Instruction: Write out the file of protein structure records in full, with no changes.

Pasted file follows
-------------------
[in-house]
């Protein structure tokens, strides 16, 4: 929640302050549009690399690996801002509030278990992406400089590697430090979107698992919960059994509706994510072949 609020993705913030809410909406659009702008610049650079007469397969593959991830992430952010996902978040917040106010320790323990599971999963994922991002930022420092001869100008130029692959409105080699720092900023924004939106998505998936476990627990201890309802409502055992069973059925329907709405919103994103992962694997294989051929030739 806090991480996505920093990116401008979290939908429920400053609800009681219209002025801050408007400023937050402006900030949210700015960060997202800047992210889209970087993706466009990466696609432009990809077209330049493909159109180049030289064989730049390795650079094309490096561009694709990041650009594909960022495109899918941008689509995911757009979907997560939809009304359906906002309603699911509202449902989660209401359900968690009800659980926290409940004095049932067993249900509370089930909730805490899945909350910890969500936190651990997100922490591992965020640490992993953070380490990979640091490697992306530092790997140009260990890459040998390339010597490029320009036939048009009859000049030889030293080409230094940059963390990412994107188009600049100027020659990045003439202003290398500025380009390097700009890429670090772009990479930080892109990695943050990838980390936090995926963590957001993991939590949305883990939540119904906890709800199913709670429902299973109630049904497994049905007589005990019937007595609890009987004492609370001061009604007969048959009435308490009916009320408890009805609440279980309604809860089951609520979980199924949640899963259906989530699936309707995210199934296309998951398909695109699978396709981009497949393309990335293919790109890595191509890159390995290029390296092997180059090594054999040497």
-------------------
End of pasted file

[in-house]
């Protein structure tokens, strides 16, 4: 929640302050549009690399690996801002509030278990992406400089590697430090979107698992919960059994509706994510072949 609020993705913030809410909406659009702008610049650079007469397969593959991830992430952010996902978040917040106010320790323990599971999963994922991002930022420092001869100008130029692959409105080699720092900023924004939106998505998936476990627990201890309802409502055992069973059925329907709405919103994103992962694997294989051929030739 806090991480996505920093990116401008979290939908429920400053609800009681219209002025801050408007400023937050402006900030949210700015960060997202800047992210889209970087993706466009990466696609432009990809077209330049493909159109180049030289064989730049390795650079094309490096561009694709990041650009594909960022495109899918941008689509995911757009979907997560939809009304359906906002309603699911509202449902989660209401359900968690009800659980926290409940004095049932067993249900509370089930909730805490899945909350910890969500936190651990997100922490591992965020640490992993953070380490990979640091490697992306530092790997140009260990890459040998390339010597490029320009036939048009009859000049030889030293080409230094940059963390990412994107188009600049100027020659990045003439202003290398500025380009390097700009890429670090772009990479930080892109990695943050990838980390936090995926963590957001993991939590949305883990939540119904906890709800199913709670429902299973109630049904497994049905007589005990019937007595609890009987004492609370001061009604007969048959009435308490009916009320408890009805609440279980309604809860089951609520979980199924949640899963259906989530699936309707995210199934296309998951398909695109699978396709981009497949393309990335293919790109890595191509890159390995290029390296092997180059090594054999040497």